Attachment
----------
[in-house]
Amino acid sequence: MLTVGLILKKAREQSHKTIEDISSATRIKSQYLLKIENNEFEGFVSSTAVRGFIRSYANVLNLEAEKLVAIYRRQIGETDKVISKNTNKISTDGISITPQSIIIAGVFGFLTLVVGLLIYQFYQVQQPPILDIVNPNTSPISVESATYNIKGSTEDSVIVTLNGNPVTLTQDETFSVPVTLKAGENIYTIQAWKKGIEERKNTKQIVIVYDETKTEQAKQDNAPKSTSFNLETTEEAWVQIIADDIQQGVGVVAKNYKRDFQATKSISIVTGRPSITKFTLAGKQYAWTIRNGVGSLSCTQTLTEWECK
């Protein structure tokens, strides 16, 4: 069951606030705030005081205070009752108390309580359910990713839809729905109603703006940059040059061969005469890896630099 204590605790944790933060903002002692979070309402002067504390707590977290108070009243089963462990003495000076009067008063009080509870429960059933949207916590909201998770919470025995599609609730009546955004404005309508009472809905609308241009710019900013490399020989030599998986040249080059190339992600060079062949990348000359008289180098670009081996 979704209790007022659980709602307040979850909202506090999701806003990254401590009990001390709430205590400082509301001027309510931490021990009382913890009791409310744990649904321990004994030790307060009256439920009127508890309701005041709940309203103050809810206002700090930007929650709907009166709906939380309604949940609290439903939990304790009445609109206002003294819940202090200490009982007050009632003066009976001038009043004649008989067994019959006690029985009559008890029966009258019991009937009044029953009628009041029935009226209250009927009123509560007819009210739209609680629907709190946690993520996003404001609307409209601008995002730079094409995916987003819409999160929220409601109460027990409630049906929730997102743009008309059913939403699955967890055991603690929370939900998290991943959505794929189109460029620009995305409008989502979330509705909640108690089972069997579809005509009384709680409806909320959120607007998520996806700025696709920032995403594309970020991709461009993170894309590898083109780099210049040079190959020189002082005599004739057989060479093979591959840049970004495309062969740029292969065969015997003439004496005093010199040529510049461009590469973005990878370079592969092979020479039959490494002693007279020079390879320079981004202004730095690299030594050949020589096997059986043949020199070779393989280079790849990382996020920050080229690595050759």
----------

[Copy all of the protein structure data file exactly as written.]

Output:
[in-house]
Amino acid sequence: MLTVGLILKKAREQSHKTIEDISSATRIKSQYLLKIENNEFEGFVSSTAVRGFIRSYANVLNLEAEKLVAIYRRQIGETDKVISKNTNKISTDGISITPQSIIIAGVFGFLTLVVGLLIYQFYQVQQPPILDIVNPNTSPISVESATYNIKGSTEDSVIVTLNGNPVTLTQDETFSVPVTLKAGENIYTIQAWKKGIEERKNTKQIVIVYDETKTEQAKQDNAPKSTSFNLETTEEAWVQIIADDIQQGVGVVAKNYKRDFQATKSISIVTGRPSITKFTLAGKQYAWTIRNGVGSLSCTQTLTEWECK
């Protein structure tokens, strides 16, 4: 069951606030705030005081205070009752108390309580359910990713839809729905109603703006940059040059061969005469890896630099 204590605790944790933060903002002692979070309402002067504390707590977290108070009243089963462990003495000076009067008063009080509870429960059933949207916590909201998770919470025995599609609730009546955004404005309508009472809905609308241009710019900013490399020989030599998986040249080059190339992600060079062949990348000359008289180098670009081996 979704209790007022659980709602307040979850909202506090999701806003990254401590009990001390709430205590400082509301001027309510931490021990009382913890009791409310744990649904321990004994030790307060009256439920009127508890309701005041709940309203103050809810206002700090930007929650709907009166709906939380309604949940609290439903939990304790009445609109206002003294819940202090200490009982007050009632003066009976001038009043004649008989067994019959006690029985009559008890029966009258019991009937009044029953009628009041029935009226209250009927009123509560007819009210739209609680629907709190946690993520996003404001609307409209601008995002730079094409995916987003819409999160929220409601109460027990409630049906929730997102743009008309059913939403699955967890055991603690929370939900998290991943959505794929189109460029620009995305409008989502979330509705909640108690089972069997579809005509009384709680409806909320959120607007998520996806700025696709920032995403594309970020991709461009993170894309590898083109780099210049040079190959020189002082005599004739057989060479093979591959840049970004495309062969740029292969065969015997003439004496005093010199040529510049461009590469973005990878370079592969092979020479039959490494002693007279020079390879320079981004202004730095690299030594050949020589096997059986043949020199070779393989280079790849990382996020920050080229690595050759």